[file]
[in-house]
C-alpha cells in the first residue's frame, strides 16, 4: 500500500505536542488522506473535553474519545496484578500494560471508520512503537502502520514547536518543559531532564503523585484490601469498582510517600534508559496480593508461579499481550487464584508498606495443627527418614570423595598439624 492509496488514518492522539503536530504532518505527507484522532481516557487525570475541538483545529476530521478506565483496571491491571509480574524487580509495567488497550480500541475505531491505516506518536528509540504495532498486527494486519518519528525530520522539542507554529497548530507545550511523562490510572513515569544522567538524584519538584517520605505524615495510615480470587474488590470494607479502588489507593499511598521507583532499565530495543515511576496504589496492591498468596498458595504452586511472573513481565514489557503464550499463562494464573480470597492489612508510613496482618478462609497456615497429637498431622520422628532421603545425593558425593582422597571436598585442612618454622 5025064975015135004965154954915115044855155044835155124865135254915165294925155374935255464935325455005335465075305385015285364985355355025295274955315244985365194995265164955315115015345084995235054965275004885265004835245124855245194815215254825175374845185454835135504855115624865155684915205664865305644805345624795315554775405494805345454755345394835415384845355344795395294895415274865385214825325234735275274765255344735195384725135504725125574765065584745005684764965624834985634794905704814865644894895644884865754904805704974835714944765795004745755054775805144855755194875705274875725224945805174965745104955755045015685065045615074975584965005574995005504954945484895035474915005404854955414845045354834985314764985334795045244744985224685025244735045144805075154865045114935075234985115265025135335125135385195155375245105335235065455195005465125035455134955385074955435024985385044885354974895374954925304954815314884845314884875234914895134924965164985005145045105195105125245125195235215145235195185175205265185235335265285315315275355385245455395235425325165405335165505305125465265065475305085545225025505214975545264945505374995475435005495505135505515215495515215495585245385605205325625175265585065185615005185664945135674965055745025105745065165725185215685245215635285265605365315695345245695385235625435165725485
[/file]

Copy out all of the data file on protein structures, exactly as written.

[in-house]
C-alpha cells in the first residue's frame, strides 16, 4: 500500500505536542488522506473535553474519545496484578500494560471508520512503537502502520514547536518543559531532564503523585484490601469498582510517600534508559496480593508461579499481550487464584508498606495443627527418614570423595598439624 492509496488514518492522539503536530504532518505527507484522532481516557487525570475541538483545529476530521478506565483496571491491571509480574524487580509495567488497550480500541475505531491505516506518536528509540504495532498486527494486519518519528525530520522539542507554529497548530507545550511523562490510572513515569544522567538524584519538584517520605505524615495510615480470587474488590470494607479502588489507593499511598521507583532499565530495543515511576496504589496492591498468596498458595504452586511472573513481565514489557503464550499463562494464573480470597492489612508510613496482618478462609497456615497429637498431622520422628532421603545425593558425593582422597571436598585442612618454622 5025064975015135004965154954915115044855155044835155124865135254915165294925155374935255464935325455005335465075305385015285364985355355025295274955315244985365194995265164955315115015345084995235054965275004885265004835245124855245194815215254825175374845185454835135504855115624865155684915205664865305644805345624795315554775405494805345454755345394835415384845355344795395294895415274865385214825325234735275274765255344735195384725135504725125574765065584745005684764965624834985634794905704814865644894895644884865754904805704974835714944765795004745755054775805144855755194875705274875725224945805174965745104955755045015685065045615074975584965005574995005504954945484895035474915005404854955414845045354834985314764985334795045244744985224685025244735045144805075154865045114935075234985115265025135335125135385195155375245105335235065455195005465125035455134955385074955435024985385044885354974895374954925304954815314884845314884875234914895134924965164985005145045105195105125245125195235215145235195185175205265185235335265285315315275355385245455395235425325165405335165505305125465265065475305085545225025505214975545264945505374995475435005495505135505515215495515215495585245385605205325625175265585065185615005185664945135674965055745025105745065165725185215685245215635285265605365315695345245695385235625435165725485